Phase 1 of EVERY good workout routine
Happy Thursday, all! (or whatever day you read this!)
As I mentioned in last week's post, there are 4 primary phases in working out. Each phase plays a specific role in growing and strengthening the body, and rotating between them can ensure long-term safety and prevent over-use injuries.
Working out is more than just building and strengthening your muscles. It also helps strengthen your heart and lungs, tendons, ligaments, increases capillary density, bone density, and helps other bodily processes become more efficient.
Because there are SO many things going on with the body, we want to make sure to build a solid foundation. This is the purpose of Phase 1 of any workout routine -- the adaptation phase. We want to give the body a period to adapt to having the excess loads placed on it during weight training, the added requirements each day from the heart and lungs, and excess energy production and output required to power through the workout and rebuild afterward.
Most athletes will spend 3-5 weeks in this phase in the first few weeks back after an off-season break. Anyone new to working out or returning after a long break should spend the first 4-8 weeks in this phase.
Here are the main things to know about the adaptation phase:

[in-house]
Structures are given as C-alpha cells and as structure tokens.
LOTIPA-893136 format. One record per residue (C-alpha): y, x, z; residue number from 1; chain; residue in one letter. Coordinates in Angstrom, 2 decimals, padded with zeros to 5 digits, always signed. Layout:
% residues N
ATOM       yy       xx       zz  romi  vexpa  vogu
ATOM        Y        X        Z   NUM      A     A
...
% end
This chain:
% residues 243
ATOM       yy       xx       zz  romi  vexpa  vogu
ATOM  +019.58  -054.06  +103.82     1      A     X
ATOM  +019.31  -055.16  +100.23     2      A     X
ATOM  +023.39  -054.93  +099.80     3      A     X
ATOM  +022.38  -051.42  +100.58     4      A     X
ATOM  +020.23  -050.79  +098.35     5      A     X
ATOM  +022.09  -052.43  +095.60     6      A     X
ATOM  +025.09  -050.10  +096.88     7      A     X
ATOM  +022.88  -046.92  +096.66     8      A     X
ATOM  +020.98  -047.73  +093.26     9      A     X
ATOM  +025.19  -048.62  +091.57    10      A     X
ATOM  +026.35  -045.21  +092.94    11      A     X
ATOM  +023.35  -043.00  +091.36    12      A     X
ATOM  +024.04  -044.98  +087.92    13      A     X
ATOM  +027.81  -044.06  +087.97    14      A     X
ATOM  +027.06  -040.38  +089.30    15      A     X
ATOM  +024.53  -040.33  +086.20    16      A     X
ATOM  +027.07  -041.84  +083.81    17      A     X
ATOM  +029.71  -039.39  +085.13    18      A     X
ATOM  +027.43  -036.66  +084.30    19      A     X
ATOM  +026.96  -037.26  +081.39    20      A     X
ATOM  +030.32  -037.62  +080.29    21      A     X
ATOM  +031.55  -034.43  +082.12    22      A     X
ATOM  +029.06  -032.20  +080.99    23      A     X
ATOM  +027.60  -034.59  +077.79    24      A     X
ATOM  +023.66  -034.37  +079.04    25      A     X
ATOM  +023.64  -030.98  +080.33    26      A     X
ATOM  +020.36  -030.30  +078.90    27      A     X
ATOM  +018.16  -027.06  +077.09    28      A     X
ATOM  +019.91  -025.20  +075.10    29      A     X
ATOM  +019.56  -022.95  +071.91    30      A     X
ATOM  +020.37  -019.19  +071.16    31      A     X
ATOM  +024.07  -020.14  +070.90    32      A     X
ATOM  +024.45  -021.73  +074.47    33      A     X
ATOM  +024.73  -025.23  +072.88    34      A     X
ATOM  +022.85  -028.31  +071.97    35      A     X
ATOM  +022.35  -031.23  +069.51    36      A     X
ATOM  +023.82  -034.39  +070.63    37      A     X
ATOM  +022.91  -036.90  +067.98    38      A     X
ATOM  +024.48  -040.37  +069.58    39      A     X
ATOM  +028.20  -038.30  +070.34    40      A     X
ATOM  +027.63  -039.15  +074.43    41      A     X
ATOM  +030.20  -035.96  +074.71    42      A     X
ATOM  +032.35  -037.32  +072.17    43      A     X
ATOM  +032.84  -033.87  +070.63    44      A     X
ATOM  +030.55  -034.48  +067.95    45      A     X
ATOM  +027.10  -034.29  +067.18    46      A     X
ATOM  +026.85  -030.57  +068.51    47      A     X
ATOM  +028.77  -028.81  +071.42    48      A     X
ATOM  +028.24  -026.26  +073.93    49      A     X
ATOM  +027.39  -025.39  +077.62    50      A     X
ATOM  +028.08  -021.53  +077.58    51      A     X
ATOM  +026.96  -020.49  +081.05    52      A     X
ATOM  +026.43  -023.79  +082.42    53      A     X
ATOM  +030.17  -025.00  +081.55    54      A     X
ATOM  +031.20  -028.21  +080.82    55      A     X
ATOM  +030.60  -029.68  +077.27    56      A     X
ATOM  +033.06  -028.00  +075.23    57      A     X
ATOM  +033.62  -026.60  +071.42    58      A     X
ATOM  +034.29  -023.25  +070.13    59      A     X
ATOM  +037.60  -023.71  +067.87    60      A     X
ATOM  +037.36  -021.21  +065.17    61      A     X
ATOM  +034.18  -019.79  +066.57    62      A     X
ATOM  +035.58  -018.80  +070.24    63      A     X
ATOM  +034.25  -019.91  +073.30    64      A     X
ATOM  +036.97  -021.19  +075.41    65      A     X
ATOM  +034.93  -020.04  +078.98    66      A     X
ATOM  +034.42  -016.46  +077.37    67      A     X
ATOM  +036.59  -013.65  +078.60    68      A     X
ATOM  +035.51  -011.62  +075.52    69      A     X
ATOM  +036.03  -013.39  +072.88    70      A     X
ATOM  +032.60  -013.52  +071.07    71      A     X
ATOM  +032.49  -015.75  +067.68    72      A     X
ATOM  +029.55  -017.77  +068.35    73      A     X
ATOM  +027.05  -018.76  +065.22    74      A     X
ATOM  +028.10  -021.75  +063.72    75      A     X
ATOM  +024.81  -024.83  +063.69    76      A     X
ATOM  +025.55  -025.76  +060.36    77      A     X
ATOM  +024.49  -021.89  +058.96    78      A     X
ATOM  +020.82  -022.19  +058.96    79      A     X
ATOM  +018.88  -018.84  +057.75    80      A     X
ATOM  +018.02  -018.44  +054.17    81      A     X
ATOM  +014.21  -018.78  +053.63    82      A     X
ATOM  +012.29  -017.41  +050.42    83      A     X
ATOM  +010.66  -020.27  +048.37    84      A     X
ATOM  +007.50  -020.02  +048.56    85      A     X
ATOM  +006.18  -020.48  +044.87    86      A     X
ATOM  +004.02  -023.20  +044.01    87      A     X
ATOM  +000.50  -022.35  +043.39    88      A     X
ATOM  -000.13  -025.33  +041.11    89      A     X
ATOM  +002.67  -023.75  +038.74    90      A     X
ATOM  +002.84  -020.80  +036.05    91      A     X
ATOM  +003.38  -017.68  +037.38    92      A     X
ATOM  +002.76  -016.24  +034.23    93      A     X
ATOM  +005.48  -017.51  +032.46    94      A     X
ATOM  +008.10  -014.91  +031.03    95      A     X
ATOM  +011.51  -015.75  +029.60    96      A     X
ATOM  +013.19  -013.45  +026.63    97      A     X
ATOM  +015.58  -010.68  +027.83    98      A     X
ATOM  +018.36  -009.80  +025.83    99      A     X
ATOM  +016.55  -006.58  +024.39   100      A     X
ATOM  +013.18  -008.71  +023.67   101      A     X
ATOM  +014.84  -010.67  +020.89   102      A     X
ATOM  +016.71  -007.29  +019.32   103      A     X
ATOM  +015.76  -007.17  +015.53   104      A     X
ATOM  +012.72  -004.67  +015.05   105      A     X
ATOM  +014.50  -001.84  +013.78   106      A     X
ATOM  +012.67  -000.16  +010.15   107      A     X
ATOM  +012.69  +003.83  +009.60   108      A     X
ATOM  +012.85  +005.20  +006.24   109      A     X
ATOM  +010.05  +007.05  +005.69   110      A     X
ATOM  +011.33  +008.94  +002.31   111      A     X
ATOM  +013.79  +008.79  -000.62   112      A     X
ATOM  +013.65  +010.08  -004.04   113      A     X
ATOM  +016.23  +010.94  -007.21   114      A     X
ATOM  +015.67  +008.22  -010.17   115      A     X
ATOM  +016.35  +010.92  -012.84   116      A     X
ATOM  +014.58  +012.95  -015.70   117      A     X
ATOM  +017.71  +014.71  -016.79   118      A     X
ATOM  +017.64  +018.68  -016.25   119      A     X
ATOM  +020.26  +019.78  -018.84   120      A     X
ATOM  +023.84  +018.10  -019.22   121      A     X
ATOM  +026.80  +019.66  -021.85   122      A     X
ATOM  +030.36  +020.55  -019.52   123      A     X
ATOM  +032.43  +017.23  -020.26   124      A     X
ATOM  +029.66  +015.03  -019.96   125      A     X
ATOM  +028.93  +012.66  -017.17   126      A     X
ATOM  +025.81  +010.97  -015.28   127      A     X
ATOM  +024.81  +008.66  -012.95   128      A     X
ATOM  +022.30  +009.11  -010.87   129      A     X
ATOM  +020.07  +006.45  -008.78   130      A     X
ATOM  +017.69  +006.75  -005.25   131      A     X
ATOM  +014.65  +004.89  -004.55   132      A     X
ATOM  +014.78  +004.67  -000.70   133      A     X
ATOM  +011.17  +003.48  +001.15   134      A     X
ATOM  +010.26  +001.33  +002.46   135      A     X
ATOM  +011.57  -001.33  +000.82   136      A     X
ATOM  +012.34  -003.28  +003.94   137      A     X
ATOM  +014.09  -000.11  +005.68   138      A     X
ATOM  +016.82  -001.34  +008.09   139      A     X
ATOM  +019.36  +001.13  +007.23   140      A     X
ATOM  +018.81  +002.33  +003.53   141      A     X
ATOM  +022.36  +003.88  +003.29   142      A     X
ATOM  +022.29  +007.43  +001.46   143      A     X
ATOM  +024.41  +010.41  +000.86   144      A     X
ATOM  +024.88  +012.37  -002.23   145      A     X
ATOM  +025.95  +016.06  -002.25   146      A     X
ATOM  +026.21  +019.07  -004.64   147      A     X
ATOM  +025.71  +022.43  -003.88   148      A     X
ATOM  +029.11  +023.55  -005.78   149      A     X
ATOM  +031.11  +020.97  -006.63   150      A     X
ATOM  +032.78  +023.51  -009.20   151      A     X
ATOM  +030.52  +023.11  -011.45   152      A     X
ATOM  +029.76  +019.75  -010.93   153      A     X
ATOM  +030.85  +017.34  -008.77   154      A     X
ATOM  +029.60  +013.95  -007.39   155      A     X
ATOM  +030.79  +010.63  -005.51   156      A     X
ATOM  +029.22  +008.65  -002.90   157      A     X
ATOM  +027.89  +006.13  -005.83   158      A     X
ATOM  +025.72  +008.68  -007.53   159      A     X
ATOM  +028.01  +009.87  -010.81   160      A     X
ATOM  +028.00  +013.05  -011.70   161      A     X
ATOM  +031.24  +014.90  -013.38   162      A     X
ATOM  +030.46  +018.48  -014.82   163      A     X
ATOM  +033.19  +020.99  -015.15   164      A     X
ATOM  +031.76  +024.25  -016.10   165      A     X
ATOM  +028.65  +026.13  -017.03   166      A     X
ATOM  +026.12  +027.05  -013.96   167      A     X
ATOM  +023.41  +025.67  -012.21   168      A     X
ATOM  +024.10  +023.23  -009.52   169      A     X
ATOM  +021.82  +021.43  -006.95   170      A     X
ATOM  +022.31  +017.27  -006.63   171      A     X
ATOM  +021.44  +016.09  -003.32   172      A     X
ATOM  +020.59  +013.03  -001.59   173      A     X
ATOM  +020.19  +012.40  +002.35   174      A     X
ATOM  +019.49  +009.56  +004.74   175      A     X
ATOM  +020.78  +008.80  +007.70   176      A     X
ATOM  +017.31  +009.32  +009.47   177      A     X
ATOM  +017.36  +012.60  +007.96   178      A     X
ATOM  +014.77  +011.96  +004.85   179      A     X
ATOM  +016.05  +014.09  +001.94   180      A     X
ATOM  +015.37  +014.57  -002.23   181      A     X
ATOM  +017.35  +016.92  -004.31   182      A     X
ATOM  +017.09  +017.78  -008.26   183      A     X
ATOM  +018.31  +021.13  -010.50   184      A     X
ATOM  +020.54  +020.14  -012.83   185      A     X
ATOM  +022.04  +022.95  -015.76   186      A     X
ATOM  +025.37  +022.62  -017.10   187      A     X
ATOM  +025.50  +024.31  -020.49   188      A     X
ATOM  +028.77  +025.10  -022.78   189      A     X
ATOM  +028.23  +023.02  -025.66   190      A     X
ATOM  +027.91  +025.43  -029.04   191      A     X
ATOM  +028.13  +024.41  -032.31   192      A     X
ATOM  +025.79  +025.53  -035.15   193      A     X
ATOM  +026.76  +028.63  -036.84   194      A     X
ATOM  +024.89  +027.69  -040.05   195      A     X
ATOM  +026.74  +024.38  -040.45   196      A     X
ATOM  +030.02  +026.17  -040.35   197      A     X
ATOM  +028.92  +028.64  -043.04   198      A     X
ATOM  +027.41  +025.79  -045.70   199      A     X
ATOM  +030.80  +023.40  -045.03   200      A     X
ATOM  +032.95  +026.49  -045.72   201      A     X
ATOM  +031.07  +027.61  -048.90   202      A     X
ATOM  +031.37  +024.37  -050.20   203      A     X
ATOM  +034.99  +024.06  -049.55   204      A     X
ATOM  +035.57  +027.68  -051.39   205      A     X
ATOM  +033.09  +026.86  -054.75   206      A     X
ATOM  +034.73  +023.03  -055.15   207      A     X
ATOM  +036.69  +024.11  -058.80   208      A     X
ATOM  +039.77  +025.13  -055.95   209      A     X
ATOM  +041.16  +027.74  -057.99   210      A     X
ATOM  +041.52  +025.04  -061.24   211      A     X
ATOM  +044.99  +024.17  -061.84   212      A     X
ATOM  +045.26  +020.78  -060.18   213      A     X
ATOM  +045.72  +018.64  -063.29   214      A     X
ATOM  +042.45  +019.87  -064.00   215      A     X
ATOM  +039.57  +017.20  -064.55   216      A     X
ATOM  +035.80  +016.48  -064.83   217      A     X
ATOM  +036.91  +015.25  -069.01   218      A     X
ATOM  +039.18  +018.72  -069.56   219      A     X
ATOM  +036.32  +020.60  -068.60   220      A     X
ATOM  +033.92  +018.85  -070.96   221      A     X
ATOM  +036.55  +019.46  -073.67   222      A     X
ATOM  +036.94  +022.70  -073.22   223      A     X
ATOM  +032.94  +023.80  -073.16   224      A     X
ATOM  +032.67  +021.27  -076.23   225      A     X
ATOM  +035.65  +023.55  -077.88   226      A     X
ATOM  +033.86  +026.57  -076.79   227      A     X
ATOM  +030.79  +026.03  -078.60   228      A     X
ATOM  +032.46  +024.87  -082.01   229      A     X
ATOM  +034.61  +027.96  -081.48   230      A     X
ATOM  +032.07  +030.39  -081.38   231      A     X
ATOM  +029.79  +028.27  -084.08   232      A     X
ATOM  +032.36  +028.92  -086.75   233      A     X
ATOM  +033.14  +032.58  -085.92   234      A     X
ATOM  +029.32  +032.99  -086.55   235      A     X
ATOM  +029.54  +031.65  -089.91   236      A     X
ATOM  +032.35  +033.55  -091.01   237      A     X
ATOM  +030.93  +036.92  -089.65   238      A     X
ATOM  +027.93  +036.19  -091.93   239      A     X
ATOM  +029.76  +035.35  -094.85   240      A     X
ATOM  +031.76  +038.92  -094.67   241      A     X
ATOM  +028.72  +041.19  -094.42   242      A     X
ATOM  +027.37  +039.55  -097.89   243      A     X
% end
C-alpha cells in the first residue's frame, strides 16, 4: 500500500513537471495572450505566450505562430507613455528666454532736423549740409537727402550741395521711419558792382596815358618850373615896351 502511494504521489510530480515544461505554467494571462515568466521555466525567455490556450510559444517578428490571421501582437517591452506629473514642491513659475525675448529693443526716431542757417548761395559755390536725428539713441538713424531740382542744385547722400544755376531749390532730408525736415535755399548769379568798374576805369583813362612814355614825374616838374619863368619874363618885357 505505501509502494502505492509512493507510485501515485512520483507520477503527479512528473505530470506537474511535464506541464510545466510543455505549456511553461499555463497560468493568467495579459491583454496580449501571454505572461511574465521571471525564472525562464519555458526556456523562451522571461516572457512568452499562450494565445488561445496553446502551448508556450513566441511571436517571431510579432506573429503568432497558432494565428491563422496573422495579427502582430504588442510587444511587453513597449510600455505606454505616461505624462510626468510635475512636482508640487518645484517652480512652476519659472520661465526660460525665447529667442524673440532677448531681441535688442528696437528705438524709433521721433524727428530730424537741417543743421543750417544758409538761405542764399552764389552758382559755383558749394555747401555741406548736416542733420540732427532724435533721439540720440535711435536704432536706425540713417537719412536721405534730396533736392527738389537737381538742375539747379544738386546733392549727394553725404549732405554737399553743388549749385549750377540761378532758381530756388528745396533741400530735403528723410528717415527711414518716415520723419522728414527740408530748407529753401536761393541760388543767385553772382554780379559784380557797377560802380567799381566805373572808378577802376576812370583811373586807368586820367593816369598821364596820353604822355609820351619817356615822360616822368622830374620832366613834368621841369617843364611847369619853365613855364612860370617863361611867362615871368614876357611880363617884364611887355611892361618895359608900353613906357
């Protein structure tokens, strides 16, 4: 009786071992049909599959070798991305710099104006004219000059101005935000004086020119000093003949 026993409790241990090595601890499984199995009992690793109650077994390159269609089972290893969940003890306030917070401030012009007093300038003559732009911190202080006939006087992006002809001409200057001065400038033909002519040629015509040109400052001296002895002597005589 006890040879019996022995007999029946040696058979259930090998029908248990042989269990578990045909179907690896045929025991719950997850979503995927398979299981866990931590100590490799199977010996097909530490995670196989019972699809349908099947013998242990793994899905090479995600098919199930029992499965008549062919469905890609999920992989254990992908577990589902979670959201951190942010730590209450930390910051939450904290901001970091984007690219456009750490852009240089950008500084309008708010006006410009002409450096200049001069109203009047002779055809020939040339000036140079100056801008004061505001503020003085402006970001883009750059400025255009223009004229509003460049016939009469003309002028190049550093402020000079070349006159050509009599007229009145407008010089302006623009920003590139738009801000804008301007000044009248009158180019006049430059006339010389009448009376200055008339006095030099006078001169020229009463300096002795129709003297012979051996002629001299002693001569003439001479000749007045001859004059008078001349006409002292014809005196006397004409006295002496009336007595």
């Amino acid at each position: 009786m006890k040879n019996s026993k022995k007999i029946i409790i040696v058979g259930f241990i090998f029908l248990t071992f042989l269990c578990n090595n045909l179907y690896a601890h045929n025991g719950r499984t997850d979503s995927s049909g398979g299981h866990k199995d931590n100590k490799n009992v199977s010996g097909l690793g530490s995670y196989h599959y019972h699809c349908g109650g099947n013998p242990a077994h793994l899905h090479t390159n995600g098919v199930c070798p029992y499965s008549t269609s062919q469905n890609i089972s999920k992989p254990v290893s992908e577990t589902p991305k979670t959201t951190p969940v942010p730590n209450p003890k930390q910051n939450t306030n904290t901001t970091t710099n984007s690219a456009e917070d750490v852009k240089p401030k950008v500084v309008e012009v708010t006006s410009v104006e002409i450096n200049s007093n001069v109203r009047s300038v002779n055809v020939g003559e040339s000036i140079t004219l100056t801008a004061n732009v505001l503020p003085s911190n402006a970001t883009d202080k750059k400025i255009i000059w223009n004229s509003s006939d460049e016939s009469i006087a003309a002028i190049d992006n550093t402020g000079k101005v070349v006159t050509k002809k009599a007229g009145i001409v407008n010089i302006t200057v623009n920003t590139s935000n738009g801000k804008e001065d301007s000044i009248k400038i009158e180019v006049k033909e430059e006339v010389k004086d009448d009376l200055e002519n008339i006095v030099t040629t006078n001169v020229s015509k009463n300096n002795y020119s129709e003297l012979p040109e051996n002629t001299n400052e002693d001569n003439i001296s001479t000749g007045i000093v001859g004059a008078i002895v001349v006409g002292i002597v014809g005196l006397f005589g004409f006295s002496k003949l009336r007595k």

1. It's an attempt to prehabilitate the muscles and joints so there's no need to rehabilitate them. Overloading the muscles with strength is not a primary focus.
2. It aids in the processes of balance, coordination, and neural firing patterns.
3. Focus on core strength development. NOT JUST ABS. This is the phase to ensure your obliques and back are just as strong as your abdominal muscles.
4. Create balance between front and back muscles. Often times our backs are weaker than our chest (or vice versa), so we want to create some equality between the two.
How to structure an adaptation phase workout routine (this is one layout....my favorite):
1. Follow the protocol for writing the perfect routine.
2. Plan to work out 4-5 times per week.
2. Pick 5-7 exercises for your resistance training. Make sure there is a balance between all parts of the leg, upper body push, and upper body pull exercises.
3. Pick 5-7 core exercises to superset in with your strength exercises.
4. Complete 10-15 repetitions of 1 strength exercise immediately followed by 30 seconds of 1 core exercise.
5. Rest for 30-60 seconds.
6. Repeat 3 times.
7. Repeat with each exercise.
8. The amount of resistance should be approximately 40-50% of maximum strength.
9. Repetition tempo should be slow to medium.
If you want a copy of my FAVORITE adaptation work out routine in a gym, click here! This is the routine I use with most of my clients, and myself!
Comment below if you have any questions!